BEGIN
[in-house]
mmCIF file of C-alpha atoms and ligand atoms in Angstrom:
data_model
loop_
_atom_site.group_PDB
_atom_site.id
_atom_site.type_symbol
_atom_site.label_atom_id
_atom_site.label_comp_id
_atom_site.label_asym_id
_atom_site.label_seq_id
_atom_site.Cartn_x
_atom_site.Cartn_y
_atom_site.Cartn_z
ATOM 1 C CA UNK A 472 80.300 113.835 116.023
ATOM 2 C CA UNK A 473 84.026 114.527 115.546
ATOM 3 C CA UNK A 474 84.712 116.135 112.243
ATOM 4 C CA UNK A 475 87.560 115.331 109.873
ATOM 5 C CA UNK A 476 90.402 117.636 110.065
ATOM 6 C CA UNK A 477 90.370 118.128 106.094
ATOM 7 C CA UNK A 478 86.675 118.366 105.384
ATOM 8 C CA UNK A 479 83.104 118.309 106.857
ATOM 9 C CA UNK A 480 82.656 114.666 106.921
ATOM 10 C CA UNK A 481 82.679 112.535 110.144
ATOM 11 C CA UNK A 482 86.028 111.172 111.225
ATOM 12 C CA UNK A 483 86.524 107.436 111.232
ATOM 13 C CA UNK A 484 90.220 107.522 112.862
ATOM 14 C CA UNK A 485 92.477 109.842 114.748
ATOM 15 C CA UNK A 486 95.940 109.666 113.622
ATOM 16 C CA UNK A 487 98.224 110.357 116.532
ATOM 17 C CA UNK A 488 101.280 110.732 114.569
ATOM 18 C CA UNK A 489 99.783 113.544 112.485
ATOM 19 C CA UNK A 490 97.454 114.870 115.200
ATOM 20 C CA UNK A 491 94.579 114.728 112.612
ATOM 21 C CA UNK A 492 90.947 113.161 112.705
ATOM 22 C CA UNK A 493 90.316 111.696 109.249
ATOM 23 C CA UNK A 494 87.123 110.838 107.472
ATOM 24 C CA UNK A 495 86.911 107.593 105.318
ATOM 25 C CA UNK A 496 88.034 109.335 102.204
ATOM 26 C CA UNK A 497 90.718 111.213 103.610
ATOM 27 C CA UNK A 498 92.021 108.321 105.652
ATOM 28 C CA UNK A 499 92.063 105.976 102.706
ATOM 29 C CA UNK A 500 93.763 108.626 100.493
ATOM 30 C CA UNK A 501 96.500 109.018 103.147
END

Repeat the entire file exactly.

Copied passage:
[in-house]
mmCIF file of C-alpha atoms and ligand atoms in Angstrom:
data_model
loop_
_atom_site.group_PDB
_atom_site.id
_atom_site.type_symbol
_atom_site.label_atom_id
_atom_site.label_comp_id
_atom_site.label_asym_id
_atom_site.label_seq_id
_atom_site.Cartn_x
_atom_site.Cartn_y
_atom_site.Cartn_z
ATOM 1 C CA UNK A 472 80.300 113.835 116.023
ATOM 2 C CA UNK A 473 84.026 114.527 115.546
ATOM 3 C CA UNK A 474 84.712 116.135 112.243
ATOM 4 C CA UNK A 475 87.560 115.331 109.873
ATOM 5 C CA UNK A 476 90.402 117.636 110.065
ATOM 6 C CA UNK A 477 90.370 118.128 106.094
ATOM 7 C CA UNK A 478 86.675 118.366 105.384
ATOM 8 C CA UNK A 479 83.104 118.309 106.857
ATOM 9 C CA UNK A 480 82.656 114.666 106.921
ATOM 10 C CA UNK A 481 82.679 112.535 110.144
ATOM 11 C CA UNK A 482 86.028 111.172 111.225
ATOM 12 C CA UNK A 483 86.524 107.436 111.232
ATOM 13 C CA UNK A 484 90.220 107.522 112.862
ATOM 14 C CA UNK A 485 92.477 109.842 114.748
ATOM 15 C CA UNK A 486 95.940 109.666 113.622
ATOM 16 C CA UNK A 487 98.224 110.357 116.532
ATOM 17 C CA UNK A 488 101.280 110.732 114.569
ATOM 18 C CA UNK A 489 99.783 113.544 112.485
ATOM 19 C CA UNK A 490 97.454 114.870 115.200
ATOM 20 C CA UNK A 491 94.579 114.728 112.612
ATOM 21 C CA UNK A 492 90.947 113.161 112.705
ATOM 22 C CA UNK A 493 90.316 111.696 109.249
ATOM 23 C CA UNK A 494 87.123 110.838 107.472
ATOM 24 C CA UNK A 495 86.911 107.593 105.318
ATOM 25 C CA UNK A 496 88.034 109.335 102.204
ATOM 26 C CA UNK A 497 90.718 111.213 103.610
ATOM 27 C CA UNK A 498 92.021 108.321 105.652
ATOM 28 C CA UNK A 499 92.063 105.976 102.706
ATOM 29 C CA UNK A 500 93.763 108.626 100.493
ATOM 30 C CA UNK A 501 96.500 109.018 103.147